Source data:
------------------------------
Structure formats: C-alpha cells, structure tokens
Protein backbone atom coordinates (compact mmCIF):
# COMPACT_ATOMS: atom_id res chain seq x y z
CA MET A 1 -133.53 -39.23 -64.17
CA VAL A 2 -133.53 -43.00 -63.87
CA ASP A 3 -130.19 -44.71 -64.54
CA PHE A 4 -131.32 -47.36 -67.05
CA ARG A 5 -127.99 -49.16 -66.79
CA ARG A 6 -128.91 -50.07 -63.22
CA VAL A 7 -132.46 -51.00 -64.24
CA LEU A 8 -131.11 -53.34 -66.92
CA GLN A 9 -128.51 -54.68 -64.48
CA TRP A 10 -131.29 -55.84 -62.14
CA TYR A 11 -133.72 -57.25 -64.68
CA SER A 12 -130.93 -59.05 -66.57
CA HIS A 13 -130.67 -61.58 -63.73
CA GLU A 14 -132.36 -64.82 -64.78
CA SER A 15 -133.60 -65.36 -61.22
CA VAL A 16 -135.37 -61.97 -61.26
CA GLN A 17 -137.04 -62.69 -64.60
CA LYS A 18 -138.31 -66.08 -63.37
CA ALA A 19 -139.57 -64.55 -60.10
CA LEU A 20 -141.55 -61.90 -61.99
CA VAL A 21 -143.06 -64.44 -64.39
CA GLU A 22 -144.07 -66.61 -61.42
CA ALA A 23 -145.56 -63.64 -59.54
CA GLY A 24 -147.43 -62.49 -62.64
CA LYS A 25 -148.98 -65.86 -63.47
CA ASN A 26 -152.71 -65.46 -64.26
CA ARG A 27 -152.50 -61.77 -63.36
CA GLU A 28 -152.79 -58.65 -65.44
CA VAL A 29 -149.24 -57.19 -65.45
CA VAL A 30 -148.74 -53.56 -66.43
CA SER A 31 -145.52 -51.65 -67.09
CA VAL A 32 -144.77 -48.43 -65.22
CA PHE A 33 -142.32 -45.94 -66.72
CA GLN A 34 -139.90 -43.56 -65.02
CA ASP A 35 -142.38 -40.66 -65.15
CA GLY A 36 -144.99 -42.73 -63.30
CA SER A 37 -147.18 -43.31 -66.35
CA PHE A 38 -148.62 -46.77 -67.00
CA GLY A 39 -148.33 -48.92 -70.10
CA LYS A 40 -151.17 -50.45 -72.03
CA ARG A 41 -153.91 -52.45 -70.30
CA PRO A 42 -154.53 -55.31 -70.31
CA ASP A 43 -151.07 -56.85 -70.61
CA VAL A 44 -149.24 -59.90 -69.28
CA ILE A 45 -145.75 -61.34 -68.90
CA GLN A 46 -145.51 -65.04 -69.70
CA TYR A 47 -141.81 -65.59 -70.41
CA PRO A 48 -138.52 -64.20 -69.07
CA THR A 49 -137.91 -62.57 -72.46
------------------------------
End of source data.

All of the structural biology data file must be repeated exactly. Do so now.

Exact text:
Structure formats: C-alpha cells, structure tokens
Protein backbone atom coordinates (compact mmCIF):
# COMPACT_ATOMS: atom_id res chain seq x y z
CA MET A 1 -133.53 -39.23 -64.17
CA VAL A 2 -133.53 -43.00 -63.87
CA ASP A 3 -130.19 -44.71 -64.54
CA PHE A 4 -131.32 -47.36 -67.05
CA ARG A 5 -127.99 -49.16 -66.79
CA ARG A 6 -128.91 -50.07 -63.22
CA VAL A 7 -132.46 -51.00 -64.24
CA LEU A 8 -131.11 -53.34 -66.92
CA GLN A 9 -128.51 -54.68 -64.48
CA TRP A 10 -131.29 -55.84 -62.14
CA TYR A 11 -133.72 -57.25 -64.68
CA SER A 12 -130.93 -59.05 -66.57
CA HIS A 13 -130.67 -61.58 -63.73
CA GLU A 14 -132.36 -64.82 -64.78
CA SER A 15 -133.60 -65.36 -61.22
CA VAL A 16 -135.37 -61.97 -61.26
CA GLN A 17 -137.04 -62.69 -64.60
CA LYS A 18 -138.31 -66.08 -63.37
CA ALA A 19 -139.57 -64.55 -60.10
CA LEU A 20 -141.55 -61.90 -61.99
CA VAL A 21 -143.06 -64.44 -64.39
CA GLU A 22 -144.07 -66.61 -61.42
CA ALA A 23 -145.56 -63.64 -59.54
CA GLY A 24 -147.43 -62.49 -62.64
CA LYS A 25 -148.98 -65.86 -63.47
CA ASN A 26 -152.71 -65.46 -64.26
CA ARG A 27 -152.50 -61.77 -63.36
CA GLU A 28 -152.79 -58.65 -65.44
CA VAL A 29 -149.24 -57.19 -65.45
CA VAL A 30 -148.74 -53.56 -66.43
CA SER A 31 -145.52 -51.65 -67.09
CA VAL A 32 -144.77 -48.43 -65.22
CA PHE A 33 -142.32 -45.94 -66.72
CA GLN A 34 -139.90 -43.56 -65.02
CA ASP A 35 -142.38 -40.66 -65.15
CA GLY A 36 -144.99 -42.73 -63.30
CA SER A 37 -147.18 -43.31 -66.35
CA PHE A 38 -148.62 -46.77 -67.00
CA GLY A 39 -148.33 -48.92 -70.10
CA LYS A 40 -151.17 -50.45 -72.03
CA ARG A 41 -153.91 -52.45 -70.30
CA PRO A 42 -154.53 -55.31 -70.31
CA ASP A 43 -151.07 -56.85 -70.61
CA VAL A 44 -149.24 -59.90 -69.28
CA ILE A 45 -145.75 -61.34 -68.90
CA GLN A 46 -145.51 -65.04 -69.70
CA TYR A 47 -141.81 -65.59 -70.41
CA PRO A 48 -138.52 -64.20 -69.07
CA THR A 49 -137.91 -62.57 -72.46